Telling Stories: Witness to a Brawl

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Students explore how an artist emphasized the narrative in a work of art that depicts a single moment from the story. They then write a newspaper article, using visual clues in the painting to imagine how the narrative depicted may have unfolded.

Material Type: Diagram/Illustration, Lesson Plan

Science Update Podcasts

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Podcasts of the Science Update radio show are available by subscription, or they can be streamed or downloaded directly from the website. These daily sixty-second radio features, sponsored by the American Association for the Advancement of Science (AAAS), cover the latest discoveries in science, technology and medicine. Subscription podcasts are delivered each Friday directly to subscribers' computers. Archived shows dating back to December 2005 are available.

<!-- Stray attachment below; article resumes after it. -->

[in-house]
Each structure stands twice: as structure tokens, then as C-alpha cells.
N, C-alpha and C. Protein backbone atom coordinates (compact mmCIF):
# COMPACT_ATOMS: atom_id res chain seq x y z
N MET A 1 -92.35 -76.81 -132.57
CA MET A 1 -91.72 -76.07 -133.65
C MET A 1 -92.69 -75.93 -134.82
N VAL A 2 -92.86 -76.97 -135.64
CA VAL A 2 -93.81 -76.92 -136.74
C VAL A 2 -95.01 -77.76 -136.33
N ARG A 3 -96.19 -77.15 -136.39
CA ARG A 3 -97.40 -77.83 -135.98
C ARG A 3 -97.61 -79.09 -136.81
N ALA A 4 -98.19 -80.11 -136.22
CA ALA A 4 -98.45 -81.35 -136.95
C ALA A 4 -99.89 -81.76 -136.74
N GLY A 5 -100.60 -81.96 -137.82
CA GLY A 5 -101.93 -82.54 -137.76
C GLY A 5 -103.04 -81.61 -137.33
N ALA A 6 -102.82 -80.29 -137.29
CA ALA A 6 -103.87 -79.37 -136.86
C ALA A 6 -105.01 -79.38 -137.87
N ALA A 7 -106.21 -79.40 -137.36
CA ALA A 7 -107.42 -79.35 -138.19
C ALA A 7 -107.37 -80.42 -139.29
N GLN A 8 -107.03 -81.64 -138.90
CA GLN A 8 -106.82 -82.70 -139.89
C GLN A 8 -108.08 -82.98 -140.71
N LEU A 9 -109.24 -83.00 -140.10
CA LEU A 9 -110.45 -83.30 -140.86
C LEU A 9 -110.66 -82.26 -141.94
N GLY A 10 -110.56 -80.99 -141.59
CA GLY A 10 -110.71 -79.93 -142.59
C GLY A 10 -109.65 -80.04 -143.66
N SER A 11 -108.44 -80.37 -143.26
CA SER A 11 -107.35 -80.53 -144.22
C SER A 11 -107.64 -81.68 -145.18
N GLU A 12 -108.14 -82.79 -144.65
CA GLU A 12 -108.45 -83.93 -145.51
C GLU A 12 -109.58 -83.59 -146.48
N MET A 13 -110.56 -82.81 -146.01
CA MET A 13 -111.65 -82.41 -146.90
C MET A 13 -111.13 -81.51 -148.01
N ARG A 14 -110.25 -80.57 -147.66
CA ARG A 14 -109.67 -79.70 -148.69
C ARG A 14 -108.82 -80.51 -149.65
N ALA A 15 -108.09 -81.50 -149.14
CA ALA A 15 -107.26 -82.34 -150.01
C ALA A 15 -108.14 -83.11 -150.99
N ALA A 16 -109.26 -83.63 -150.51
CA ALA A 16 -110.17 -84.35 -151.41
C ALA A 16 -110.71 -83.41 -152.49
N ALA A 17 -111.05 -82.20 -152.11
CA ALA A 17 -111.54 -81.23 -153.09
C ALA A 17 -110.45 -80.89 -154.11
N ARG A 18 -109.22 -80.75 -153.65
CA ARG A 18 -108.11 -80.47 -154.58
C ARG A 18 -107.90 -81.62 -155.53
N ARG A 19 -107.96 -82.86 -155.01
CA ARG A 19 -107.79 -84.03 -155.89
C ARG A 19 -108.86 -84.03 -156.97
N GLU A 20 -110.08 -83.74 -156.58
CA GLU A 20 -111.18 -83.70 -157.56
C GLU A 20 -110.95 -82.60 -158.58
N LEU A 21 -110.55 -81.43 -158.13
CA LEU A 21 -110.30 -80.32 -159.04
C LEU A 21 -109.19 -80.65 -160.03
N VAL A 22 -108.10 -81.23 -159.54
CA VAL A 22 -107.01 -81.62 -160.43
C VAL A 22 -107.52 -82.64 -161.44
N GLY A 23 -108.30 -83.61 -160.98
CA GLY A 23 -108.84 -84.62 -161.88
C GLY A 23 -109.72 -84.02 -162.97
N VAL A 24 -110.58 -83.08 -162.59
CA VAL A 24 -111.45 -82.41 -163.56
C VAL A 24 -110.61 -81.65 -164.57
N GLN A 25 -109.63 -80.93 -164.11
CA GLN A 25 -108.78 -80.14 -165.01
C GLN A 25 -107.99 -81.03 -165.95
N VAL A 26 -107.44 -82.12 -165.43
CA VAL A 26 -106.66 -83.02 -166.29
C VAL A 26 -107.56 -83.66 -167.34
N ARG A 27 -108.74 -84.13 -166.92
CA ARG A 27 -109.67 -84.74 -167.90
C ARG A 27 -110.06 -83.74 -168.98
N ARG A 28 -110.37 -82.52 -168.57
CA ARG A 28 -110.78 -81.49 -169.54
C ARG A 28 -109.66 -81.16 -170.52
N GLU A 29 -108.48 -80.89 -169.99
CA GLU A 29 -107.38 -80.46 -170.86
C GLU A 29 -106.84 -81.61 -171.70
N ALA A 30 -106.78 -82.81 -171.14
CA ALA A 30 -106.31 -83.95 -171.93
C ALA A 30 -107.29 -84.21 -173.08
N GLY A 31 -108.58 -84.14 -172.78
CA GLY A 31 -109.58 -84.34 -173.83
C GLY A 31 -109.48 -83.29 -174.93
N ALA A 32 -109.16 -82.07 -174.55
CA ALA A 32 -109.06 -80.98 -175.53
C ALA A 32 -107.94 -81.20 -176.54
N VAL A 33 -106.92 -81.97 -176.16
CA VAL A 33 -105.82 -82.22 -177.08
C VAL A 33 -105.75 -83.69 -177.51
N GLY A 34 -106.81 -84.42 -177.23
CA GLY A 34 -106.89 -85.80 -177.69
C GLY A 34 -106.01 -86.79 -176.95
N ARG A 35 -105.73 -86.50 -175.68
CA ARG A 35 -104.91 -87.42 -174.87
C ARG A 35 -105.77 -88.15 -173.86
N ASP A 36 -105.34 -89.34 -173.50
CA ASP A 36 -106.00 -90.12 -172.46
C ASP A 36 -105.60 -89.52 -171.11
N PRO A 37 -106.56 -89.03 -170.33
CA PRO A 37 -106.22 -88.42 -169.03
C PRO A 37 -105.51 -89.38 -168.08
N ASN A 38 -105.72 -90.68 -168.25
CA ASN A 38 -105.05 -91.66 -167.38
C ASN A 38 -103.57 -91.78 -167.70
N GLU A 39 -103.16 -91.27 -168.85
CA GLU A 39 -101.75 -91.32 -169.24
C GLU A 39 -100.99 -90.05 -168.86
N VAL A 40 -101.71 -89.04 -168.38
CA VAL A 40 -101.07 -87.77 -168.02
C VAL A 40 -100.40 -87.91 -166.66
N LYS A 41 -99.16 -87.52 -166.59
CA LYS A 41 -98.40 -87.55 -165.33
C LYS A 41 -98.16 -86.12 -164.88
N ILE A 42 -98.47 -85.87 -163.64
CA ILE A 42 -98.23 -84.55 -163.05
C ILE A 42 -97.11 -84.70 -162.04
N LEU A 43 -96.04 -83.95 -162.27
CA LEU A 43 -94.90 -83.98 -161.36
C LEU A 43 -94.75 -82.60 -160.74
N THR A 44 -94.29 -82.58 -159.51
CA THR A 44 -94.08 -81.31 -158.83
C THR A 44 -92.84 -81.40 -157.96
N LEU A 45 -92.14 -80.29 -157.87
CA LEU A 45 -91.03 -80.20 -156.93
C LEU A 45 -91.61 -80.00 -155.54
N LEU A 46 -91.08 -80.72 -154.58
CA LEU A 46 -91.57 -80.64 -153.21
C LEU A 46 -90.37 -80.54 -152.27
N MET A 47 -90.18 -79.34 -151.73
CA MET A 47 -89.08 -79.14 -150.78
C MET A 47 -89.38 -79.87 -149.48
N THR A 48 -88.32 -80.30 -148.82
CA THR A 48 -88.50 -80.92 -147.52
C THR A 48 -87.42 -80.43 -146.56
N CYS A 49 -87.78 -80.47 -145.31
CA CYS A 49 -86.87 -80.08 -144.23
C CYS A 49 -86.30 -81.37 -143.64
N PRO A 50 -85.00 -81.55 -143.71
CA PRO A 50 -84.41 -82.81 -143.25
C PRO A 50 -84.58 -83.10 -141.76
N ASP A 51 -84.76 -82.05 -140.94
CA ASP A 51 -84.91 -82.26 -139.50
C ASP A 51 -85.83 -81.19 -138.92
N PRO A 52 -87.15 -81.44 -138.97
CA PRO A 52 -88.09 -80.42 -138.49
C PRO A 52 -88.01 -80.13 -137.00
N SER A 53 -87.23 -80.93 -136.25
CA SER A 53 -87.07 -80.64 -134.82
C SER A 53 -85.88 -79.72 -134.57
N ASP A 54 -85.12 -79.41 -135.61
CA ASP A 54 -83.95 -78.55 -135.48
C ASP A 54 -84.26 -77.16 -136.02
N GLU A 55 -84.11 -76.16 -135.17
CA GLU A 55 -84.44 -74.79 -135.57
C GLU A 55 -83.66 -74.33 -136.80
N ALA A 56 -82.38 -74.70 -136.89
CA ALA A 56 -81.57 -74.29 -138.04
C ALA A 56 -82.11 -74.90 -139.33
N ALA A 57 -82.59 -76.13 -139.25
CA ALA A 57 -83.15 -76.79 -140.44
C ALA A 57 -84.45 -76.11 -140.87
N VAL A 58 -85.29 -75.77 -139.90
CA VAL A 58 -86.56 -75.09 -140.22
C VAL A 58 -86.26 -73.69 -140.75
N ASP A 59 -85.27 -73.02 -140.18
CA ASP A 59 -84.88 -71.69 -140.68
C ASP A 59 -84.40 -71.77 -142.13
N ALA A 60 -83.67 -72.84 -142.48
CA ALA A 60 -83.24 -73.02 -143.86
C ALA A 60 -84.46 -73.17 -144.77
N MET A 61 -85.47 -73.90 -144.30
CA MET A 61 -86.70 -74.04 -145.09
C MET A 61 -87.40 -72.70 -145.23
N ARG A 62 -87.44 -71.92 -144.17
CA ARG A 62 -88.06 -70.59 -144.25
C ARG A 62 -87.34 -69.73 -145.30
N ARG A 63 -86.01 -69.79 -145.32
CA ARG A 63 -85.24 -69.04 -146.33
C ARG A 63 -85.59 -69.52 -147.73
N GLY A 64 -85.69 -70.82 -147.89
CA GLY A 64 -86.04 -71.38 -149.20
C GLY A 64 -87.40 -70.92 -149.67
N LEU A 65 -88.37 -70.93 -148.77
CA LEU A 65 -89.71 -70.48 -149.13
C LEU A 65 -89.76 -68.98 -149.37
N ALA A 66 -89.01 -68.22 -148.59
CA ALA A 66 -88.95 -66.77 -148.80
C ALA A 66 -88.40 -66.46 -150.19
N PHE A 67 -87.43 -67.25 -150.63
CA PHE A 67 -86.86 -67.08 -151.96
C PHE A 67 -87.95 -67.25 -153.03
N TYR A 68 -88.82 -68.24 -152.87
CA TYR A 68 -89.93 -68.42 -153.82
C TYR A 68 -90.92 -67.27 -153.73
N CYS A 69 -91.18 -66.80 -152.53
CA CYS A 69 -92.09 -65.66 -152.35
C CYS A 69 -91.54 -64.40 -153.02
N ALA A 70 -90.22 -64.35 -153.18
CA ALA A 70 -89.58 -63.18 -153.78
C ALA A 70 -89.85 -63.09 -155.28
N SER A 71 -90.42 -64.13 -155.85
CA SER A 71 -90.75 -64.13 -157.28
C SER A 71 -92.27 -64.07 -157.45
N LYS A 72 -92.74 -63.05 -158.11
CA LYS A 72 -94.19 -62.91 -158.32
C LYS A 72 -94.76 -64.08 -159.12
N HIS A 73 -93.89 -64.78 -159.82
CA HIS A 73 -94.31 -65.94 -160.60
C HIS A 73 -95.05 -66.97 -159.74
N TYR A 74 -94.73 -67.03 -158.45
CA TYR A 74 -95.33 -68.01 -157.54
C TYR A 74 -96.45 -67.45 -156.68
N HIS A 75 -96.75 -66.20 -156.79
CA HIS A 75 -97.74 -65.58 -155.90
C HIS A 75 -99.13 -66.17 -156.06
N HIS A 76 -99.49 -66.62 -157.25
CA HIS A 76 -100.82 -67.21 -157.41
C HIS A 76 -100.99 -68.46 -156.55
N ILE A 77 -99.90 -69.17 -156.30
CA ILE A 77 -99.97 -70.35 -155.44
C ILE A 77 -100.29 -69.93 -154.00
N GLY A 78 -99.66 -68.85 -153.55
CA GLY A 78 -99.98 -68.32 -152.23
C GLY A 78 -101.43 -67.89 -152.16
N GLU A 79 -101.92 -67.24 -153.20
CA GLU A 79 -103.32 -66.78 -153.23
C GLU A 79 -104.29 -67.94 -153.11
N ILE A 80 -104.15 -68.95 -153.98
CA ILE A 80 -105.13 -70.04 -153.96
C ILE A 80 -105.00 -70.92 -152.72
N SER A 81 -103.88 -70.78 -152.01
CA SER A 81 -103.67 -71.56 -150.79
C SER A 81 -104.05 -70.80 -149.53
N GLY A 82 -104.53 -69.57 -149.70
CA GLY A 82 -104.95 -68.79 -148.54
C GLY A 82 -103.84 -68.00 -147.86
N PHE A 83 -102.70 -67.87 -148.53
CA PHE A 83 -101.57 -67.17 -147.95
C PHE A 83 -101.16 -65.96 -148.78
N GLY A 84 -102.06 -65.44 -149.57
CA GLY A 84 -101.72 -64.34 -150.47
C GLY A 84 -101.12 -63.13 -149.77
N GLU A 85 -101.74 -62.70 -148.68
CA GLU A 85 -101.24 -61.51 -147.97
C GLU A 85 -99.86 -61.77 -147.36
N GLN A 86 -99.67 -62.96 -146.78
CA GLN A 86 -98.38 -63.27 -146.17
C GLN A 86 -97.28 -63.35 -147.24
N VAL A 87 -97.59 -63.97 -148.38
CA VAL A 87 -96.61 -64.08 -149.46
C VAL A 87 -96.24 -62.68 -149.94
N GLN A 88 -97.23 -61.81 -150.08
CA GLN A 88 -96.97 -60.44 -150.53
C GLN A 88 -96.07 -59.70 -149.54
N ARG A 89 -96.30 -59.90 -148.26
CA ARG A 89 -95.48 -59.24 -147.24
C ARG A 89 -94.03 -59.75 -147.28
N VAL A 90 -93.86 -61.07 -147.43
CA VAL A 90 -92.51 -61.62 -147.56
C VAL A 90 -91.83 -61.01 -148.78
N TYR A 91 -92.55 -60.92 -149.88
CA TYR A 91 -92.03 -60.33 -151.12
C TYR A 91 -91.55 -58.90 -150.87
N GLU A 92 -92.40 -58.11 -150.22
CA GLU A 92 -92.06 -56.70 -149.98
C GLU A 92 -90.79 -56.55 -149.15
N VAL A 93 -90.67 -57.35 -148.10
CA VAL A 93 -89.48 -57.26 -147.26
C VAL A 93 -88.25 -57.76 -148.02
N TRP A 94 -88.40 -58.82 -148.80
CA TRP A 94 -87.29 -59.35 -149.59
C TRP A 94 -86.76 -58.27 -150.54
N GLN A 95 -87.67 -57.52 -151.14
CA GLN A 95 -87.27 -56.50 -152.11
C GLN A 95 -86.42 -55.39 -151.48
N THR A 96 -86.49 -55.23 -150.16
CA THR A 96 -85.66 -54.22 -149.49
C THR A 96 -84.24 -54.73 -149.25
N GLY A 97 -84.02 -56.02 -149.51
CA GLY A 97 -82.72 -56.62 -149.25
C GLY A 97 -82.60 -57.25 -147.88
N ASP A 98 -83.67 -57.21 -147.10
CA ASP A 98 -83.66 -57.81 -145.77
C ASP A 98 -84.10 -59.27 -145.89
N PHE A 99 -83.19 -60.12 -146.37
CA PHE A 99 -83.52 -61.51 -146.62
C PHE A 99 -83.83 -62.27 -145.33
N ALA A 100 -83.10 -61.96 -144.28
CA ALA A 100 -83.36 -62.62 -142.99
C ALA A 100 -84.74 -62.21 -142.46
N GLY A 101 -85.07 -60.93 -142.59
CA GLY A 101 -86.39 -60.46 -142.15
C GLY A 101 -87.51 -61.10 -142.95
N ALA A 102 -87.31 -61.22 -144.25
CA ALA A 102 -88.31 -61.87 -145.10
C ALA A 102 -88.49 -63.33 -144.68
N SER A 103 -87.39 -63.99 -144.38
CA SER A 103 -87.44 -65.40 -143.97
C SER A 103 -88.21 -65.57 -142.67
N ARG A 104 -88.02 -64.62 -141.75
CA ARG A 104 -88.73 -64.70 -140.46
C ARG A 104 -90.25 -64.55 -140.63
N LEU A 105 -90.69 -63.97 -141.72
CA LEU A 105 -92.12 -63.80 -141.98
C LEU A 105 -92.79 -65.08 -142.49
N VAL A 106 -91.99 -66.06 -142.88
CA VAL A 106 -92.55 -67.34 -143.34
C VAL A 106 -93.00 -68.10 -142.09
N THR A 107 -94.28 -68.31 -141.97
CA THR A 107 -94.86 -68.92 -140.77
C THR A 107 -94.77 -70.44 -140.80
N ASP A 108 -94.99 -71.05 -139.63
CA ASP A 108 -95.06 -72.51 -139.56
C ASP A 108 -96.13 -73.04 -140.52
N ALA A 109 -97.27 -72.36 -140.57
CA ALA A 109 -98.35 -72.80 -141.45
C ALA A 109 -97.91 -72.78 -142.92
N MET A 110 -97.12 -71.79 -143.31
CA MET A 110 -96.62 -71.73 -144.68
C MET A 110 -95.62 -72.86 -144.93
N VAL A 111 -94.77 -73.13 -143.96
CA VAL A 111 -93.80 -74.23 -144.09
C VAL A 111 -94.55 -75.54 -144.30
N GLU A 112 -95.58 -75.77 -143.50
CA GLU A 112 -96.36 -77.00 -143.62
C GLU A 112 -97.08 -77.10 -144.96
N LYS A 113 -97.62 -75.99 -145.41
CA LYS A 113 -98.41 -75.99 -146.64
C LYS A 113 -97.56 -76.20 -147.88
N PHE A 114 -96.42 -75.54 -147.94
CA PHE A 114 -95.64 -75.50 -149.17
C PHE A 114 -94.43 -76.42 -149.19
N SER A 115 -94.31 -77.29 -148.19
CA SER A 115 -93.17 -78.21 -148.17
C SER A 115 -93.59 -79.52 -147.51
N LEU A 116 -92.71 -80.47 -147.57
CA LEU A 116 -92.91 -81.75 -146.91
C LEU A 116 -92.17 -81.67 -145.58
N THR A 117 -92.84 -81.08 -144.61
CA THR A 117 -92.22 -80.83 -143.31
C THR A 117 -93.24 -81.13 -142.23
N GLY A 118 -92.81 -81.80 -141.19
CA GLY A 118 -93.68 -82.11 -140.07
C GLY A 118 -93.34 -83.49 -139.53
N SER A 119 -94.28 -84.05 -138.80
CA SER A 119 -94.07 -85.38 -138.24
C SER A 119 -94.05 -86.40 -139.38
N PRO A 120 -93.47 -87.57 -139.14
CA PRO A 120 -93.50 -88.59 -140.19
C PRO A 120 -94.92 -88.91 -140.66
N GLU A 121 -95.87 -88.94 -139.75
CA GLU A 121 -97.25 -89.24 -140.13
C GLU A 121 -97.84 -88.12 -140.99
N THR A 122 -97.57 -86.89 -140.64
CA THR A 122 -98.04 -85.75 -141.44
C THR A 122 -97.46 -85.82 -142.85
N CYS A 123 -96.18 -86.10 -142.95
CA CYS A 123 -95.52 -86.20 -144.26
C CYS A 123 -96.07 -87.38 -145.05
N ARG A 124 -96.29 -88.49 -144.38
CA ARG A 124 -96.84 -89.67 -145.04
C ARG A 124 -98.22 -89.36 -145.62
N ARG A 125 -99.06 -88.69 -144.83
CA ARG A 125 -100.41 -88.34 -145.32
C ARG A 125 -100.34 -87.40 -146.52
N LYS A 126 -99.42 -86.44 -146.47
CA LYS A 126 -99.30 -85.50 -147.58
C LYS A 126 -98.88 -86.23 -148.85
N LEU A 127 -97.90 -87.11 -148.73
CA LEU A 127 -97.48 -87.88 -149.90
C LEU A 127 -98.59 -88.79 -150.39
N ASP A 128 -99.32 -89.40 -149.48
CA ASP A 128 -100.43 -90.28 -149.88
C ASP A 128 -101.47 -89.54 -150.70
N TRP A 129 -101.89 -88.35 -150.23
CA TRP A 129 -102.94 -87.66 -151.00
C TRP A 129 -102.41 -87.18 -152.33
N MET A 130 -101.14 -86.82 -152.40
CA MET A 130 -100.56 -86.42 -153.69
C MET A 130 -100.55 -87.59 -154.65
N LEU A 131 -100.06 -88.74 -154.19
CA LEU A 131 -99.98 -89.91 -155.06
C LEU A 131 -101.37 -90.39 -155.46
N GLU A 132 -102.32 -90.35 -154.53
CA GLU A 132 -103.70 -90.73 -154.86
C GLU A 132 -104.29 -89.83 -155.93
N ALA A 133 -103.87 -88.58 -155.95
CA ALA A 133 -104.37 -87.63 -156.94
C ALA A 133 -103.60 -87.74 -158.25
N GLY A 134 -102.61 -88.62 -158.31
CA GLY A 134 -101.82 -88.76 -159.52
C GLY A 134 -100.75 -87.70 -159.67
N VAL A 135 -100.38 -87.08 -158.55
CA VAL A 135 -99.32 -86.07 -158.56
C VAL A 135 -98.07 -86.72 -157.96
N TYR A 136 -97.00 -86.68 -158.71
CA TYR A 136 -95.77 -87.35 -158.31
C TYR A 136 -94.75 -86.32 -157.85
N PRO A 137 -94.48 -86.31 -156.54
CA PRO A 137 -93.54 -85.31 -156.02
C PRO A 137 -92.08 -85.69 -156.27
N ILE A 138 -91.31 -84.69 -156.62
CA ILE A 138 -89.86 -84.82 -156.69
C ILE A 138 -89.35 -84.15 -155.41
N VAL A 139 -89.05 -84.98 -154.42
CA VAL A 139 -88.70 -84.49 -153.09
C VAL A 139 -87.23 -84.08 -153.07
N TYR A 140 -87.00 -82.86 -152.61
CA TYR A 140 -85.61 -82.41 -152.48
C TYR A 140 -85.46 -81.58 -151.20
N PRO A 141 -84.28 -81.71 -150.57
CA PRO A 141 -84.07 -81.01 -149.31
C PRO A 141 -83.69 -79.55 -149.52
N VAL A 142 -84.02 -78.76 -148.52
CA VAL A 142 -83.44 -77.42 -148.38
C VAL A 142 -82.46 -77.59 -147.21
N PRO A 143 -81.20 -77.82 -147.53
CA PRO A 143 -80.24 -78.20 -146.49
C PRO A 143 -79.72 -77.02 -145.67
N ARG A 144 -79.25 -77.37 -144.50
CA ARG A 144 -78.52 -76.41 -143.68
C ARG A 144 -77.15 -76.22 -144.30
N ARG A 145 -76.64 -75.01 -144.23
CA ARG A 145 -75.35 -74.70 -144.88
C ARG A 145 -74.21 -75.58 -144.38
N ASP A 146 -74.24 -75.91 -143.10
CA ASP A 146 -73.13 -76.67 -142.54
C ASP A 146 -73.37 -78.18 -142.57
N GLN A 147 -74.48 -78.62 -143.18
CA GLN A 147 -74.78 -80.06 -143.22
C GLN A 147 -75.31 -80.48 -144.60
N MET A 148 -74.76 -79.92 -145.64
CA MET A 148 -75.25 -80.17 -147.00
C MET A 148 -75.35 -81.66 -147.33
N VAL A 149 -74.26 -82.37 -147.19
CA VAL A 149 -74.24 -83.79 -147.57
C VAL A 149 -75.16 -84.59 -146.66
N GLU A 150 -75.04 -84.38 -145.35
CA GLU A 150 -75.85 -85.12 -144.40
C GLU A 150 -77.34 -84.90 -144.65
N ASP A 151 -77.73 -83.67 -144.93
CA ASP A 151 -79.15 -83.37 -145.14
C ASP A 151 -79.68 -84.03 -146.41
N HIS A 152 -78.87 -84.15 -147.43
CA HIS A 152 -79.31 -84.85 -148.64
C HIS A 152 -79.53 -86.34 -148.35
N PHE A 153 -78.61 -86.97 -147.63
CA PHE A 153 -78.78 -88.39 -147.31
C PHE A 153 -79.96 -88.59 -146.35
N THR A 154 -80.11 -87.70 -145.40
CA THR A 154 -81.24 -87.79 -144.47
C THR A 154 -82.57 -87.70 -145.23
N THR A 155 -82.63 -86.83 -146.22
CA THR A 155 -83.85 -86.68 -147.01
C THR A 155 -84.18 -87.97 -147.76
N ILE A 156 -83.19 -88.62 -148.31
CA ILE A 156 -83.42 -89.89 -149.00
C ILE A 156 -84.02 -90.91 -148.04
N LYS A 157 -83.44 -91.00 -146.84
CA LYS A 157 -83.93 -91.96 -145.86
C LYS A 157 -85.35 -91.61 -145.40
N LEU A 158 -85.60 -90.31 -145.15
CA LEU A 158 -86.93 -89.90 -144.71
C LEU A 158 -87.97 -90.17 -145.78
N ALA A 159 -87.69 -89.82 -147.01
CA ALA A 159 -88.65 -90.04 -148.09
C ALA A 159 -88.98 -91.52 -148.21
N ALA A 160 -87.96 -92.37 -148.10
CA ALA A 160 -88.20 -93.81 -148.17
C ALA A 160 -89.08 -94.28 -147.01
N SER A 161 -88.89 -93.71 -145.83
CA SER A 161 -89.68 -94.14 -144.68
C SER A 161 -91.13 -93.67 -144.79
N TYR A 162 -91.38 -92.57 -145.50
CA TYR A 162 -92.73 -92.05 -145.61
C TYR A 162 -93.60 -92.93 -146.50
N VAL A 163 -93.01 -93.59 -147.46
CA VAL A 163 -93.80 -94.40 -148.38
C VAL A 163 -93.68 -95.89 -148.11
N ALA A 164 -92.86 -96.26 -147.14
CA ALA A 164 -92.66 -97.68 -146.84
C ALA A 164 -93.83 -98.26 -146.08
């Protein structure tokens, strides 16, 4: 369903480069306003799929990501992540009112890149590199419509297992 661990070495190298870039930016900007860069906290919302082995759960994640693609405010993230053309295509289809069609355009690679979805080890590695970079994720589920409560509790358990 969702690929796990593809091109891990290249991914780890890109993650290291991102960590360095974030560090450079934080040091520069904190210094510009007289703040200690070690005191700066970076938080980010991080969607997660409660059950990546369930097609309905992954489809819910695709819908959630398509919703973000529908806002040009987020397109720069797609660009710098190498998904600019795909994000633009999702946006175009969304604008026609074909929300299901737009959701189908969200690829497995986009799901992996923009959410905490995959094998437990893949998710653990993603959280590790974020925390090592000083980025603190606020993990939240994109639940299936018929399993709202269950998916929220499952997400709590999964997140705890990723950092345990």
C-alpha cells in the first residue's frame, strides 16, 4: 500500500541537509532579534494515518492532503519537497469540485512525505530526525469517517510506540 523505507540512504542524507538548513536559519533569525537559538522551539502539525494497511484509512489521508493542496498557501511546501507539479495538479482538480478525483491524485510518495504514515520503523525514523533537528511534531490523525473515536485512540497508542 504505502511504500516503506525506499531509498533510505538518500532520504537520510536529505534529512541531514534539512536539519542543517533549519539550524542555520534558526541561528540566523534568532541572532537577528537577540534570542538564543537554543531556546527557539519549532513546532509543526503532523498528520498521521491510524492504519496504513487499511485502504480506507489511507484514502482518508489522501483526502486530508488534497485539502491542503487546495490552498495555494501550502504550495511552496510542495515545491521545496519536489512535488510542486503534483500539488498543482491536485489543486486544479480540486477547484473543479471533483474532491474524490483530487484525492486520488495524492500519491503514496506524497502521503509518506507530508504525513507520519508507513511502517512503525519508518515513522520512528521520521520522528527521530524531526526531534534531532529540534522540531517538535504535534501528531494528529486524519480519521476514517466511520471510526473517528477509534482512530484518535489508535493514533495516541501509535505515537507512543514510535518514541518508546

Material Type: Lecture

Business Information Systems: Design an App for That